The special features include audio options, a commentary track, Spanish subtitles (and that's a low blow. You can put in a commentary track but no English subtitles? Come on!), a blooper reel, and trailers for Death on Demand, The Plant, Adventures of Johnny Tao, Ghosts of Goldfield and Juncture.
All in all, that's about the best way to put it for Death on Demand: a good idea that just couldn't last. It's not going to be the worst thing you've seen lately; if you got suckered in by that sweet box art you'll only be moderately disappointed, but it's still not going to be any great shakes.
Directed by Jaume Balaguero, Paco Plaza
Written by Jaume Balaguero, Paco Plaza
Starring Jonathan Mello, Manuela Velasco, Oscar Zafra, Ariel Casas
I tell you folks this much, I have been looking forward to Rec 2 since Rec 1 ended. The only way this could have come fast enough for me is if it were playing on the same DVD that I saw Rec on.
The question, of course, is would Rec 2 have proven worth the wait? Rec 2 takes us back out to the apartment complex of Rec 1, where some of the residents went what looked like (and was, sort of, in a very real sense) rabid. But this time, the government's going in, and they're going in in force. The Ministry of Health is sending in one of their best, Dr. Owen. And he'll be backed up by a GEO unit (Grupo Especial de Operaciones) with helmet-mounted cameras, submachine guns and some pretty substantial body armor. But Dr. Owen isn't everything he appears to be, and the apartment complex itself poses some pretty nasty threats. Will any of them make it out alive? Or will the horrors in the apartment complex spill out into the larger city beyond?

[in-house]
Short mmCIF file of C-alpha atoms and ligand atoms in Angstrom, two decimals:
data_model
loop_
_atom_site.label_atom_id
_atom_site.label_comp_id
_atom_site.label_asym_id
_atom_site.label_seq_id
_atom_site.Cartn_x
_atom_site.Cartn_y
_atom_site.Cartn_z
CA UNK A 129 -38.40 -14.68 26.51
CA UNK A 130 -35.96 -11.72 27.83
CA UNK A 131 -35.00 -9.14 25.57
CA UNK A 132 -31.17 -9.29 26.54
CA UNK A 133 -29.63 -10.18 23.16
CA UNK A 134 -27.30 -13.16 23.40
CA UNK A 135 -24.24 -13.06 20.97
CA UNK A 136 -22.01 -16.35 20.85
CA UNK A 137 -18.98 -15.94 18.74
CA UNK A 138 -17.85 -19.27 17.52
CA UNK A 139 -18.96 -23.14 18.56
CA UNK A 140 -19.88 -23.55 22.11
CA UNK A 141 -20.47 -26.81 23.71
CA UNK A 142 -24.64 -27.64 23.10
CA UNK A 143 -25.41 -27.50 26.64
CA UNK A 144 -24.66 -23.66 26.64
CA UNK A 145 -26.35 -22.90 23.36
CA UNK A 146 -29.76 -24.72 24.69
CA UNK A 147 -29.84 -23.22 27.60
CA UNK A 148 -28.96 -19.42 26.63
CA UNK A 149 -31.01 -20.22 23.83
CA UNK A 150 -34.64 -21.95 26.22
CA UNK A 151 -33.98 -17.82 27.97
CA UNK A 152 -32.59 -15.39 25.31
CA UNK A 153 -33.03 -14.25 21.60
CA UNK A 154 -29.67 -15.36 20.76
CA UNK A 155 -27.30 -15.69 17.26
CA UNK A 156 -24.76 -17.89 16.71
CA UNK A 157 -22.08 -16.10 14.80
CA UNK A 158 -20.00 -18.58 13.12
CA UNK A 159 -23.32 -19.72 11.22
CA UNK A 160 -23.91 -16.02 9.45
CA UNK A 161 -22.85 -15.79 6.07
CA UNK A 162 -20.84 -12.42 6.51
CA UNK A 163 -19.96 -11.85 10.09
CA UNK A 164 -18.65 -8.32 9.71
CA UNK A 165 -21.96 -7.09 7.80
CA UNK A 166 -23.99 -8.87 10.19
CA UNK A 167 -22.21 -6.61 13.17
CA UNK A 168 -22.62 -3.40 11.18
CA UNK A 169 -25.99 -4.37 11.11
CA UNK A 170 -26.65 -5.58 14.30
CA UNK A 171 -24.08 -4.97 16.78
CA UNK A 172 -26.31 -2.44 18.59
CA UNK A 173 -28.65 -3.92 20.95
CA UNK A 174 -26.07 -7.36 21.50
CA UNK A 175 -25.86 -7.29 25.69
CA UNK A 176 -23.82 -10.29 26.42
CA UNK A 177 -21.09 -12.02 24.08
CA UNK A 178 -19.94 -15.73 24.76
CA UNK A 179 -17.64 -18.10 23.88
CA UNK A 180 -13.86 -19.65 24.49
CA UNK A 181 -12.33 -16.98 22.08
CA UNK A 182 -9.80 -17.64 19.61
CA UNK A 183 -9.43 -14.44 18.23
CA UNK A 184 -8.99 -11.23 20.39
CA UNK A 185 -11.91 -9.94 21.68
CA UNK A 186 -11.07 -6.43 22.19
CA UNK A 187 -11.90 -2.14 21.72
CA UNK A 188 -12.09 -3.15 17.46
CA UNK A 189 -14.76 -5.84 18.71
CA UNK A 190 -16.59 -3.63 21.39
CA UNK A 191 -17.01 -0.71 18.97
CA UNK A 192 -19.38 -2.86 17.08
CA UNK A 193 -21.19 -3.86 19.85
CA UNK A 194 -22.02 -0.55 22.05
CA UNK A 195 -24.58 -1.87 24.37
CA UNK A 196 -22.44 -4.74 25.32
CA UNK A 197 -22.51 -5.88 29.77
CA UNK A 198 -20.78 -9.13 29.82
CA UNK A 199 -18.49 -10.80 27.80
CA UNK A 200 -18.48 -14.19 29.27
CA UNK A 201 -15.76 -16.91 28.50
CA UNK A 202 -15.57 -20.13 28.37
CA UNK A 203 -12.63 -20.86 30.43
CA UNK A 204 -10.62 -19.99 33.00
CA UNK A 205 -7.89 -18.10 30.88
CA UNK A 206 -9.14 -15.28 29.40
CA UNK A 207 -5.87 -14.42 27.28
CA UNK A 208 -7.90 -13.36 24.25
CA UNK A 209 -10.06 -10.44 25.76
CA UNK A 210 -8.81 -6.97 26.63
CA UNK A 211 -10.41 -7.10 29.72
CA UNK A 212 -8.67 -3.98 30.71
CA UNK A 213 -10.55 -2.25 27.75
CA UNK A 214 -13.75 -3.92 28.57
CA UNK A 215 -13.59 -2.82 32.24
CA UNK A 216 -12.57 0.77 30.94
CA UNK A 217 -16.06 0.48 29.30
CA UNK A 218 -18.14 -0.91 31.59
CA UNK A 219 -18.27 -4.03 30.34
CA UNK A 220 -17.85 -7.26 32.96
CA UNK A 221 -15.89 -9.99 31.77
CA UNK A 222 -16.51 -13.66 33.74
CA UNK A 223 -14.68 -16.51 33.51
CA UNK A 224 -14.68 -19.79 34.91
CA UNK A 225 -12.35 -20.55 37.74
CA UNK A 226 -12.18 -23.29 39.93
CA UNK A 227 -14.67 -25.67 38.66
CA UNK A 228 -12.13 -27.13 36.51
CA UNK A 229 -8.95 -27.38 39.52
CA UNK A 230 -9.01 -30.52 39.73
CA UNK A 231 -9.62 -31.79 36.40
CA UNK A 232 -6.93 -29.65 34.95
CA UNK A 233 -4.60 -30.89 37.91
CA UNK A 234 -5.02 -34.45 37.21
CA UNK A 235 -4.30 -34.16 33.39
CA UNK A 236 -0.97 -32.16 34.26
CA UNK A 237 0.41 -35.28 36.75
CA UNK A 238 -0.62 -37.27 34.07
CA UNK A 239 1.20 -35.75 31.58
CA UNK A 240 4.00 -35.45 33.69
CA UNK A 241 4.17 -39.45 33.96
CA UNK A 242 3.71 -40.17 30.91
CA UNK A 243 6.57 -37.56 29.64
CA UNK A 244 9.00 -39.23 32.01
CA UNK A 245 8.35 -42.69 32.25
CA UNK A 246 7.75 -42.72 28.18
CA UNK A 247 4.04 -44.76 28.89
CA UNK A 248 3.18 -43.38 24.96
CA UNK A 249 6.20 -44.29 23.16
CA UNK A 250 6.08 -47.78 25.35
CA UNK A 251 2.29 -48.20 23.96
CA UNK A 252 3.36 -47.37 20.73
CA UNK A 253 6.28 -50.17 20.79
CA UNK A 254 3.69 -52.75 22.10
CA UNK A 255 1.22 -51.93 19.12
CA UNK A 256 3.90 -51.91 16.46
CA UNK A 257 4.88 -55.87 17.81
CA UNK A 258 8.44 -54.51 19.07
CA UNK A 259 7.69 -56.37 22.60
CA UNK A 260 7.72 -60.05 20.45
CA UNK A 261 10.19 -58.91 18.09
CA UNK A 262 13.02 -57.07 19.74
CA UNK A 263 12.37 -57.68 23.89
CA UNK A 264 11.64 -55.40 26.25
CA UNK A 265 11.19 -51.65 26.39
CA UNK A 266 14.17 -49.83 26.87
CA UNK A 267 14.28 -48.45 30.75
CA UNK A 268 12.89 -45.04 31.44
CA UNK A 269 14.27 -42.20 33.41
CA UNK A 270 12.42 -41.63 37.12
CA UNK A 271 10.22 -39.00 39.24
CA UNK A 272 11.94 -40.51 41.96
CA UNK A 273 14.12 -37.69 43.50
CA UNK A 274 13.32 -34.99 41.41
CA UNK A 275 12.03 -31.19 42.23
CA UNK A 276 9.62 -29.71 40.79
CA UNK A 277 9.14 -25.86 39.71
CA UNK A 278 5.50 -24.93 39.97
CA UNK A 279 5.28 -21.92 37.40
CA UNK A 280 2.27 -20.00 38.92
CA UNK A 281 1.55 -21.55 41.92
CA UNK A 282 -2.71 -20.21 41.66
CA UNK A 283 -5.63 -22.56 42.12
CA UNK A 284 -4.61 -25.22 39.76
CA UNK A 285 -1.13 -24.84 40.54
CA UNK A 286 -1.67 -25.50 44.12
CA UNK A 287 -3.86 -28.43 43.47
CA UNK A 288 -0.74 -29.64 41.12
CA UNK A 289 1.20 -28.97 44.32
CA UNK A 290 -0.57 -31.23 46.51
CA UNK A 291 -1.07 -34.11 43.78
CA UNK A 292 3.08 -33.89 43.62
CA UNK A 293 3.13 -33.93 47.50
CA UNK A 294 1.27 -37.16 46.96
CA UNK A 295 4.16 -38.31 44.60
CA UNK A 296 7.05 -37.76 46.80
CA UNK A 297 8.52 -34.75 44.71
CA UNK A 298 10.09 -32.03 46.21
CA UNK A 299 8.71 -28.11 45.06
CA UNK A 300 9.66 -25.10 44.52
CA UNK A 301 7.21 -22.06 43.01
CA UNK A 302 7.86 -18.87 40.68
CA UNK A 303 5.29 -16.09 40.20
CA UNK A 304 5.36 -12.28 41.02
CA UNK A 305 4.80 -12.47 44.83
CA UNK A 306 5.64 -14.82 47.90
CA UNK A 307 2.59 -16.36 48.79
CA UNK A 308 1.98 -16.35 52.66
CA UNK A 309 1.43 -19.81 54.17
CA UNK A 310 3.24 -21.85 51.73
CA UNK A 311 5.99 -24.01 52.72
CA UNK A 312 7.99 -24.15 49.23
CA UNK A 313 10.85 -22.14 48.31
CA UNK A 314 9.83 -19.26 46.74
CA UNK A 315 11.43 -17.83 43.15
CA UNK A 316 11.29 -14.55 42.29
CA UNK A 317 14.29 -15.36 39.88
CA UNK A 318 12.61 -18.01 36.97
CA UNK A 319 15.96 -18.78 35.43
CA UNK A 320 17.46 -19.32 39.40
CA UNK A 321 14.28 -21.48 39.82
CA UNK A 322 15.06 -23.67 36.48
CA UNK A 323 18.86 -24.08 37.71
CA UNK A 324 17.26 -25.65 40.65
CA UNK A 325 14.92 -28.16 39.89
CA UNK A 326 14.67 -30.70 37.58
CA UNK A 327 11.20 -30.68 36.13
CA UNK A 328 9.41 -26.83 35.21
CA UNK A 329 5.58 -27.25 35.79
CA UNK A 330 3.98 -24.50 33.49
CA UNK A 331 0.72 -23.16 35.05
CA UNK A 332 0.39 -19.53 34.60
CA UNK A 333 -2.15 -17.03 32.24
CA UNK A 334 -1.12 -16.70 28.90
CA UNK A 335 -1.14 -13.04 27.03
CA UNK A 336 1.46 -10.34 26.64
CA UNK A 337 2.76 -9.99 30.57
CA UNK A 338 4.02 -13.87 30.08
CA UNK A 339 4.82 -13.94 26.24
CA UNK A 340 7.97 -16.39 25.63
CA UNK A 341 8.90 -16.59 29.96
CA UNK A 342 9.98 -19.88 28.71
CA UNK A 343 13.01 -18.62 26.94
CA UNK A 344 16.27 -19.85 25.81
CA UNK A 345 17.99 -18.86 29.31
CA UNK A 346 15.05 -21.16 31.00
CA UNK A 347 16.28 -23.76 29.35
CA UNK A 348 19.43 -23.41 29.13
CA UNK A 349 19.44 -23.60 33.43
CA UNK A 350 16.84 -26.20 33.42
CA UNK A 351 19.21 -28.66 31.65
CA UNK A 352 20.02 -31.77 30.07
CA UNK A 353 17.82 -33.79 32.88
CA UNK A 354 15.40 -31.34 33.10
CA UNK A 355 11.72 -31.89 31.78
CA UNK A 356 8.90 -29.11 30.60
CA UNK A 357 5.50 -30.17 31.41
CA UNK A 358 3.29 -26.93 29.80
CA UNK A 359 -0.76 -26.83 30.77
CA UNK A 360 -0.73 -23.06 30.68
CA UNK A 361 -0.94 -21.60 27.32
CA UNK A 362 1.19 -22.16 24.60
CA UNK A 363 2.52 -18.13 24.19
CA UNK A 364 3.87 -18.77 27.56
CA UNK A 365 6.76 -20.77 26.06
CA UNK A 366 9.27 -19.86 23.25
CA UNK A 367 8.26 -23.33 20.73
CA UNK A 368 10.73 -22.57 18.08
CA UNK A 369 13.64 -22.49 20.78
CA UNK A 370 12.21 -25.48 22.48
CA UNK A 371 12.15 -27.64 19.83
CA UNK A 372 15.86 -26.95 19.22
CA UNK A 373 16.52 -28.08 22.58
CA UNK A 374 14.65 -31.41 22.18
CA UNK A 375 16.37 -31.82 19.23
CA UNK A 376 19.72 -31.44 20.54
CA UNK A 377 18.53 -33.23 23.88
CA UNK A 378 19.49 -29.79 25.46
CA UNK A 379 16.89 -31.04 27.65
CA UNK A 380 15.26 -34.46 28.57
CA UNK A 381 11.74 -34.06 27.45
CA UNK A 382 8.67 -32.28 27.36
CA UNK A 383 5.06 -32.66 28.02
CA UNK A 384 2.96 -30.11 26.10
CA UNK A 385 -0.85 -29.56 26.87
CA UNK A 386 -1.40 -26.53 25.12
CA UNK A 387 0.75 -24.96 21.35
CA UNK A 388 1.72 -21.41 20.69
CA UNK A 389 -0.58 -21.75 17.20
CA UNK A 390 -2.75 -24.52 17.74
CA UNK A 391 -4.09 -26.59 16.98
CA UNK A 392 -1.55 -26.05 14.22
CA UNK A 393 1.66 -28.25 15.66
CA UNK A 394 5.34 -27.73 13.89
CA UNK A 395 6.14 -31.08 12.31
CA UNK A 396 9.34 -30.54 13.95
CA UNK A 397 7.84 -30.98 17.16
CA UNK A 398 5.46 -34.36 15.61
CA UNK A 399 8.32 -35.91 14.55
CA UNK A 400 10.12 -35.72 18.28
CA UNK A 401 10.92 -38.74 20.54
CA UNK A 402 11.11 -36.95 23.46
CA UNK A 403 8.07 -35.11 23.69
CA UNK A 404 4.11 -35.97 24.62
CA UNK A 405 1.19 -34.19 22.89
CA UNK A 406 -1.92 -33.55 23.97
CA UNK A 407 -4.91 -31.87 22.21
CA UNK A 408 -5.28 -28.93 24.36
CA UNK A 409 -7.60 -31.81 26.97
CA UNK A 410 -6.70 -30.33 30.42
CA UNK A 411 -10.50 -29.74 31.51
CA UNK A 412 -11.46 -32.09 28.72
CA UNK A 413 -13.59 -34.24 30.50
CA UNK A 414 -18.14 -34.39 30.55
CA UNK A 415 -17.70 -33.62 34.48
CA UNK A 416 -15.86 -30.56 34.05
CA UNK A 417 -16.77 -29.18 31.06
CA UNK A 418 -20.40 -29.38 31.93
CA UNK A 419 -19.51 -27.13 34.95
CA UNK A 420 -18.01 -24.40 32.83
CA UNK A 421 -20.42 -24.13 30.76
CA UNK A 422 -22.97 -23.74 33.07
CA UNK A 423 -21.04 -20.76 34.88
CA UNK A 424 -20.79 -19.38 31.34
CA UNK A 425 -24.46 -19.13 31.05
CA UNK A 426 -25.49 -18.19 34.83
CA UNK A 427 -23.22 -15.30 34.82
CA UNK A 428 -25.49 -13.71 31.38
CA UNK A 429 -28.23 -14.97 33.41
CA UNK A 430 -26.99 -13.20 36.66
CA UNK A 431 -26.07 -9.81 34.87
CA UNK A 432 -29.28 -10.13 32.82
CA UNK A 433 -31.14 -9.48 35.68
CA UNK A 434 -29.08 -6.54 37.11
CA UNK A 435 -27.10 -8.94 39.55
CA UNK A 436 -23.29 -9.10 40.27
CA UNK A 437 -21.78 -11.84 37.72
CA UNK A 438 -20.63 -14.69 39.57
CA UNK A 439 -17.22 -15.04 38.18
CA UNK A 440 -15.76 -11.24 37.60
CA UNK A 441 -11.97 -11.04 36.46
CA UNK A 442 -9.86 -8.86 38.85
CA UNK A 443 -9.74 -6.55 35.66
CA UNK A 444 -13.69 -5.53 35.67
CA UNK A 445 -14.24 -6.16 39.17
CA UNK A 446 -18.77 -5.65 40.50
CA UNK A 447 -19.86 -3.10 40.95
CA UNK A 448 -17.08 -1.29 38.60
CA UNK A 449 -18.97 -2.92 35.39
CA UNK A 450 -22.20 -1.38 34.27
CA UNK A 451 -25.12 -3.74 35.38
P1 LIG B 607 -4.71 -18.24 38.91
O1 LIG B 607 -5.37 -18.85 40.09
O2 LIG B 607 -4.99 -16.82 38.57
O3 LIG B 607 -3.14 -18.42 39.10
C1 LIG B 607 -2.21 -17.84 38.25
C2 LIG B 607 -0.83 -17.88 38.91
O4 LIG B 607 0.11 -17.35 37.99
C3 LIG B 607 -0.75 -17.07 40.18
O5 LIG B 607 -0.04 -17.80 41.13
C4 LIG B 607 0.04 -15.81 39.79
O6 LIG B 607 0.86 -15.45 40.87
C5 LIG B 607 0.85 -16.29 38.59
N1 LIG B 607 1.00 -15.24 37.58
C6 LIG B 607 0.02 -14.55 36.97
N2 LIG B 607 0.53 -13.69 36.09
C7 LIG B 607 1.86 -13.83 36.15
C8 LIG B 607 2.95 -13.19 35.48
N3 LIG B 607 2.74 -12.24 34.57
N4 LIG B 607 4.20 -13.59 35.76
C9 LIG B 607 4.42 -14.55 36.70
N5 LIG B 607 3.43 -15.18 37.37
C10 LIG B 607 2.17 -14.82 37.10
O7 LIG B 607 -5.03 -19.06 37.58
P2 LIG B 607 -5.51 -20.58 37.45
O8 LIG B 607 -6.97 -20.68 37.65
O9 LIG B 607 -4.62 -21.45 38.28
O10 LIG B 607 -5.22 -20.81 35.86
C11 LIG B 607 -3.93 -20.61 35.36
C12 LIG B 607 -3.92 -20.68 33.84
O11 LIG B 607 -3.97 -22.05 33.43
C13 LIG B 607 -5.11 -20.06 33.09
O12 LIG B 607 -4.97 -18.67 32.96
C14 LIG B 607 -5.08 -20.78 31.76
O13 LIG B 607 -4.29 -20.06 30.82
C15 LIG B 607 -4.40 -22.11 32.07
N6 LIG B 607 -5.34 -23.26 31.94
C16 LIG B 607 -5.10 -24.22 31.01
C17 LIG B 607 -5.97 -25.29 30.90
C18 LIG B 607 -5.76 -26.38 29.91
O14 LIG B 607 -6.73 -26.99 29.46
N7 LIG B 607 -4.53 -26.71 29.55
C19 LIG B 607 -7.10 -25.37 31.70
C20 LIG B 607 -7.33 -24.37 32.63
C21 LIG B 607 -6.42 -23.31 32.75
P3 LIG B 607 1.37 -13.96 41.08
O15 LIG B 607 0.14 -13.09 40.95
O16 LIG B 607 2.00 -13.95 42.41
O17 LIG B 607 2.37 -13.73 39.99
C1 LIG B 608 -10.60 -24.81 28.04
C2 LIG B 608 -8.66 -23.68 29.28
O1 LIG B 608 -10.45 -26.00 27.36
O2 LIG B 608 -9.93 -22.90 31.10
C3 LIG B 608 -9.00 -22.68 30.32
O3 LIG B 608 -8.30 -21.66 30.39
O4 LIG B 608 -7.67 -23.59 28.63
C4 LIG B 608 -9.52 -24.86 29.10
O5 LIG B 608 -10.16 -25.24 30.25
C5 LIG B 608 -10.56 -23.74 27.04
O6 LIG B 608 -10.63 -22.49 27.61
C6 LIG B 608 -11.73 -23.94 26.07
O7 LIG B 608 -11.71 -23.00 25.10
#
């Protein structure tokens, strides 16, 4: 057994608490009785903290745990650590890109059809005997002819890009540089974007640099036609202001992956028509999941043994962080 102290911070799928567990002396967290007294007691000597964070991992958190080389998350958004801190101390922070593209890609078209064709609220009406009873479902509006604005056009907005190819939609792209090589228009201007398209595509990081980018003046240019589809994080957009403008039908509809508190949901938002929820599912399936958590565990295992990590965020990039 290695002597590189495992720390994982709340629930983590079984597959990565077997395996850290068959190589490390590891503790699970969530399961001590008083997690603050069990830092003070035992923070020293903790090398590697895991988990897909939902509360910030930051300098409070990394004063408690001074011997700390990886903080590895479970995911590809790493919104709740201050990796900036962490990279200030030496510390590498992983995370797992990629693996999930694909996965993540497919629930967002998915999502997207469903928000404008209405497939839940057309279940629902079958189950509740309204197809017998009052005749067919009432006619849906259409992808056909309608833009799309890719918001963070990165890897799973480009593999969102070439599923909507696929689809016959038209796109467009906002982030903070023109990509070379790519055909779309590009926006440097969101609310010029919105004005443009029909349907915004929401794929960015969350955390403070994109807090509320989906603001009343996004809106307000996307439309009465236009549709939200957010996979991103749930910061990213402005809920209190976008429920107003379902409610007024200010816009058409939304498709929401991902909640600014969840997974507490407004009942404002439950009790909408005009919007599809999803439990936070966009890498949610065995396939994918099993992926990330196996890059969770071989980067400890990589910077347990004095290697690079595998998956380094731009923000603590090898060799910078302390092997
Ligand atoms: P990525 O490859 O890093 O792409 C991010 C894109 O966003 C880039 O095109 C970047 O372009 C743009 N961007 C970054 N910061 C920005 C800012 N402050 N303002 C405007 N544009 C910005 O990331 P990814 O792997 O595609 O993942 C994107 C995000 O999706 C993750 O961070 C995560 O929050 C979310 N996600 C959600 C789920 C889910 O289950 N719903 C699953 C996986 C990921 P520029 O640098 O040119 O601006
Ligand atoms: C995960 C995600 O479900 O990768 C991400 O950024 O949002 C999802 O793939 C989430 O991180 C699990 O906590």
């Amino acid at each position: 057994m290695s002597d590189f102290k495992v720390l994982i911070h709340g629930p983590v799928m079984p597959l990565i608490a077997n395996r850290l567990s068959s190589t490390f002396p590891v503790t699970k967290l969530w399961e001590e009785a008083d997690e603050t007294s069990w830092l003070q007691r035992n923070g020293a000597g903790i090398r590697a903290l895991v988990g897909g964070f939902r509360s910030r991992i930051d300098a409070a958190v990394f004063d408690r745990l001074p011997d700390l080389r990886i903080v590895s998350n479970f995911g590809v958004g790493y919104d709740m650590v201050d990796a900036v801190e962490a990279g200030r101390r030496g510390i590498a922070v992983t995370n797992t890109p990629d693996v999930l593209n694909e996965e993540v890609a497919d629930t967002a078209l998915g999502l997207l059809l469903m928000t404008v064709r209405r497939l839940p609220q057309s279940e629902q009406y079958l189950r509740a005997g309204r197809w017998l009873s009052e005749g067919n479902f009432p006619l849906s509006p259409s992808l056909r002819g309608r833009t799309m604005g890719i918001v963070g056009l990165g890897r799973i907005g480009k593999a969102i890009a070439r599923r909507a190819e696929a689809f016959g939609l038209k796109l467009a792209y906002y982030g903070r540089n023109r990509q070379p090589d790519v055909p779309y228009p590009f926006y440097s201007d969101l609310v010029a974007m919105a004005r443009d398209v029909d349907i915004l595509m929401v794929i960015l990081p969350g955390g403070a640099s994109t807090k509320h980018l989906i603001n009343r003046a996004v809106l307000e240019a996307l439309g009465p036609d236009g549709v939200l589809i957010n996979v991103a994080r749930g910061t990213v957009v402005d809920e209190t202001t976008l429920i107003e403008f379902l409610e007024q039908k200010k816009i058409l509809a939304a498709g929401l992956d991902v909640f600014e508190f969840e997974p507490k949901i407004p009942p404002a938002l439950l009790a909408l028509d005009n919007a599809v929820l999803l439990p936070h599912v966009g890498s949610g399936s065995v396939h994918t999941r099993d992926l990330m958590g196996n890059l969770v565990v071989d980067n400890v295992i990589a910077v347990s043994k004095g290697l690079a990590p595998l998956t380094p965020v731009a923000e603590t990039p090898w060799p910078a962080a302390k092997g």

First off, let me comment on the DVD menu. Wow. That's creepy. You know when the DVD menu freaks you out, you're in for a ride that can probably best be described as "hellacious".
Meanwhile, it's great to note that the original formula is wholly unchanged. Lots of running around, lots of toothy bloody horrors running headlong at the camera--the big difference this time is that there's a little less running and a lot more gunplay. But it seems like there are also a lot more toothy bloody horrors running around to boot.